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Saving Senegal’s Beach Reputation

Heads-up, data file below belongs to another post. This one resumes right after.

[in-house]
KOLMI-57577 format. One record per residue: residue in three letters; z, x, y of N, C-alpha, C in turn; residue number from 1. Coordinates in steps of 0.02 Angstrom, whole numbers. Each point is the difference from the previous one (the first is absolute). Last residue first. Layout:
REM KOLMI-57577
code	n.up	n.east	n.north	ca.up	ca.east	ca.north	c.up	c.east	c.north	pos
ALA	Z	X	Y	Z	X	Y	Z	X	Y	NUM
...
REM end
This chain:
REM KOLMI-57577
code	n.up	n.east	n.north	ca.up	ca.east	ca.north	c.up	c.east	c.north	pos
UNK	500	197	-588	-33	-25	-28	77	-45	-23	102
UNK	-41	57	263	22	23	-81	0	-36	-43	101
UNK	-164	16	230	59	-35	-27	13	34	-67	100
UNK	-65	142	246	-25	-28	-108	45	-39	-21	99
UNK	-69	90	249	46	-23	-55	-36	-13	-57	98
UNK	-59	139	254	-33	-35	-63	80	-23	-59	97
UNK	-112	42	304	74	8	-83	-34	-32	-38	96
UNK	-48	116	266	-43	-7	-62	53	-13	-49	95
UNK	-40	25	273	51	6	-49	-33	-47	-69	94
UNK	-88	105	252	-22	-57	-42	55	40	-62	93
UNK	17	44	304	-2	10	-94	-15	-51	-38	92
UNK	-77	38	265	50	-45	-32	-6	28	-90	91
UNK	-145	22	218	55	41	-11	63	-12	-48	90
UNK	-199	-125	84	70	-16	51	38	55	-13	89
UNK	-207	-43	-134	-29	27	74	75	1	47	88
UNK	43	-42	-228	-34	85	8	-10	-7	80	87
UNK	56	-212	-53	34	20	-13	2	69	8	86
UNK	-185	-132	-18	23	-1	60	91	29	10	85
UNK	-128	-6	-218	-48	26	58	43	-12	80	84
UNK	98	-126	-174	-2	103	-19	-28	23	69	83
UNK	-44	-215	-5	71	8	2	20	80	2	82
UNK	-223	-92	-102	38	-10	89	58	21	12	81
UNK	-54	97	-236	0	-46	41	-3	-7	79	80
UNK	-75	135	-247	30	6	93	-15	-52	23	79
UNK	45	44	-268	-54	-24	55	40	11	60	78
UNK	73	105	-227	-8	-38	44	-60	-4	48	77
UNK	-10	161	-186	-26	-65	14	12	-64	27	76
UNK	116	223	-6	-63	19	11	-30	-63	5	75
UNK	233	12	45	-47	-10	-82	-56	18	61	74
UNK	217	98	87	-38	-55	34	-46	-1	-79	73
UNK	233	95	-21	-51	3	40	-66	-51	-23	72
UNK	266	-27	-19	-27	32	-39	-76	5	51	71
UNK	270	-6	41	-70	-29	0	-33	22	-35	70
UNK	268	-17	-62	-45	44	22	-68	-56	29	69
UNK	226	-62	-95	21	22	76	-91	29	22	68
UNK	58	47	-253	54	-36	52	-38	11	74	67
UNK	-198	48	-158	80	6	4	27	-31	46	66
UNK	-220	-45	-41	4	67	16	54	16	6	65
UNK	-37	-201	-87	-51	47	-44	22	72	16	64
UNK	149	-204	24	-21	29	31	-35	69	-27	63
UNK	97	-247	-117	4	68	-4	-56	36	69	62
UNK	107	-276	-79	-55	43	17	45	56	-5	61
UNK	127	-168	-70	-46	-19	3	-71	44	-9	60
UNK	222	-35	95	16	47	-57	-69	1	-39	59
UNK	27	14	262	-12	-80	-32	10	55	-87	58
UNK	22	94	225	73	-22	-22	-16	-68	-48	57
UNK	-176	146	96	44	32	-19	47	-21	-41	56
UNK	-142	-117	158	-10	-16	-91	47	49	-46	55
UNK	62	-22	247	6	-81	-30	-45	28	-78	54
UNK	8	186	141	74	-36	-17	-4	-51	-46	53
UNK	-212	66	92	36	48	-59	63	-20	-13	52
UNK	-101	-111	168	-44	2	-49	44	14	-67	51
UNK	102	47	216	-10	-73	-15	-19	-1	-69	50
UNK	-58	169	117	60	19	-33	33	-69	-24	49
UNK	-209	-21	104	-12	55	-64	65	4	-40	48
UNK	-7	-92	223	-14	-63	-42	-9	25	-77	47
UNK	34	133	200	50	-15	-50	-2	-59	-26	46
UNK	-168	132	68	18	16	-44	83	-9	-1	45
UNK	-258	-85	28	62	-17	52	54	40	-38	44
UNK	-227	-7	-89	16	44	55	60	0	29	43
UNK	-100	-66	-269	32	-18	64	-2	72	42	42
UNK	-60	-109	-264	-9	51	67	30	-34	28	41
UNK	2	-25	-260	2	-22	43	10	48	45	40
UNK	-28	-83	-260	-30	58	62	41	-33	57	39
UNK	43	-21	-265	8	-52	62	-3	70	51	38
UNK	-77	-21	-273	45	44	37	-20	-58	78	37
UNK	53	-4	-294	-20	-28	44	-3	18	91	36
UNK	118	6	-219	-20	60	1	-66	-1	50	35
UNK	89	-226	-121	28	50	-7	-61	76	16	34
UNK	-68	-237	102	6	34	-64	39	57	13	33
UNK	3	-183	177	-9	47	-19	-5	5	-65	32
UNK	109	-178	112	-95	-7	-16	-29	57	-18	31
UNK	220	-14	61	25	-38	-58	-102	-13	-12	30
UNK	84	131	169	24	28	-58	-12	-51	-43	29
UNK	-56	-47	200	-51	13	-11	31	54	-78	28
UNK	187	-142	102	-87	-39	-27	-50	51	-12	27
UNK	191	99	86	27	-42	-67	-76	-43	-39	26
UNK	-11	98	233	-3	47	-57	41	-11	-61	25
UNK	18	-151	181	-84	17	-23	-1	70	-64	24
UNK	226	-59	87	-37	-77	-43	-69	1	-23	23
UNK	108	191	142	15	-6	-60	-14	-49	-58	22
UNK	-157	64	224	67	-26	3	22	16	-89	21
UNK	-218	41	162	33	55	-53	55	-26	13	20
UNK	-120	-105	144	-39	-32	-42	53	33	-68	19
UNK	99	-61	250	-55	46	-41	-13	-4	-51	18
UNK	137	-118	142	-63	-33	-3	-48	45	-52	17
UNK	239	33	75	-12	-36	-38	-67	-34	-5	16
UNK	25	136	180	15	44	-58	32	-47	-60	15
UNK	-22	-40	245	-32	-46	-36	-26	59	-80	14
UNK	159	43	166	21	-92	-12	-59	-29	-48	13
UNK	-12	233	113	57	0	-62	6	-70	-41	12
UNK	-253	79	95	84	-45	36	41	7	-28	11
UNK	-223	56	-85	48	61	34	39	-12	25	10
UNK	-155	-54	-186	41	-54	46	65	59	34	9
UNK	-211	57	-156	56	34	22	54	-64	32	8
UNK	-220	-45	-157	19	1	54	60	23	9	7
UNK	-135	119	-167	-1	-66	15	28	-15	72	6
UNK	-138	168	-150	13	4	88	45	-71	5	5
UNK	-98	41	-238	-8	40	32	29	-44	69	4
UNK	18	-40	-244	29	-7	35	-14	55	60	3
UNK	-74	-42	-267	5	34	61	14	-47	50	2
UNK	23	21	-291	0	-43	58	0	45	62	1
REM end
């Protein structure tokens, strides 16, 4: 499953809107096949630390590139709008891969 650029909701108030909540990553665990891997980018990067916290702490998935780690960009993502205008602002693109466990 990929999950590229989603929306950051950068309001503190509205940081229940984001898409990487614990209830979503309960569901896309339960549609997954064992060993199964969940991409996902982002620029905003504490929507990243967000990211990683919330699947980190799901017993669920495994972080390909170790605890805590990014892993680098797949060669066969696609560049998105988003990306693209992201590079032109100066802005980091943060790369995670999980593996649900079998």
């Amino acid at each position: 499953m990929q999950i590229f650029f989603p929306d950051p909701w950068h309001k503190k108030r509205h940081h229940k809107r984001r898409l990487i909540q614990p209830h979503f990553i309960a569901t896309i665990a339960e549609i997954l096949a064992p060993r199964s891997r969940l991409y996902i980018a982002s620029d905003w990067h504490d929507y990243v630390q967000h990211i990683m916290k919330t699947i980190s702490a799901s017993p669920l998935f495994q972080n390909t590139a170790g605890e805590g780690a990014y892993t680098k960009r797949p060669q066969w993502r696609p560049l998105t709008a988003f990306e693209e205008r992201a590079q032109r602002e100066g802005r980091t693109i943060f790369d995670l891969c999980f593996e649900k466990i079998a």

Drownings in Senegal’s capital city Dakar have spiked this year as residents flock to beaches to take a dip in the Atlantic waters during periods of hot weather. In the first six months of 2021, 48 people have drowned in the Dakar region, four more than over the same period last year. Since mid-June, authorities have stepped up surveillance and prevention. Most of the deaths occur along the first several kilometres of the so-called Grande Cote, which runs from the tip of the Dakar peninsula to the border with neighbouring Mauritania. This coast is buffeted by the rough Atlantic Ocean, but the sheltered shoreline south of the peninsula, known as the Petite Cote, has calmer waters and is popular with tourists. Eight people drowned during one weekend alone last month, sparking nationwide concern. Most people of the city of over 3 million cannot swim, as lessons are expensive, and many ignore swimming bans on beaches that are subject to lethal rip tides. Authorities now fear the months of July and August, as young people rush for the sea to escape the heat. Aida Sow Diawara is the mayor of Golf-Sud, a locality South of Dakar. She expresses her concern, as the number of casualties keeps growing. Ibrahima Fall is the president of the Senegalese lifeguards’ association. He blames the drownings on the rash beach privatisations, as hotels and restaurants mushroom along the coast of Dakar.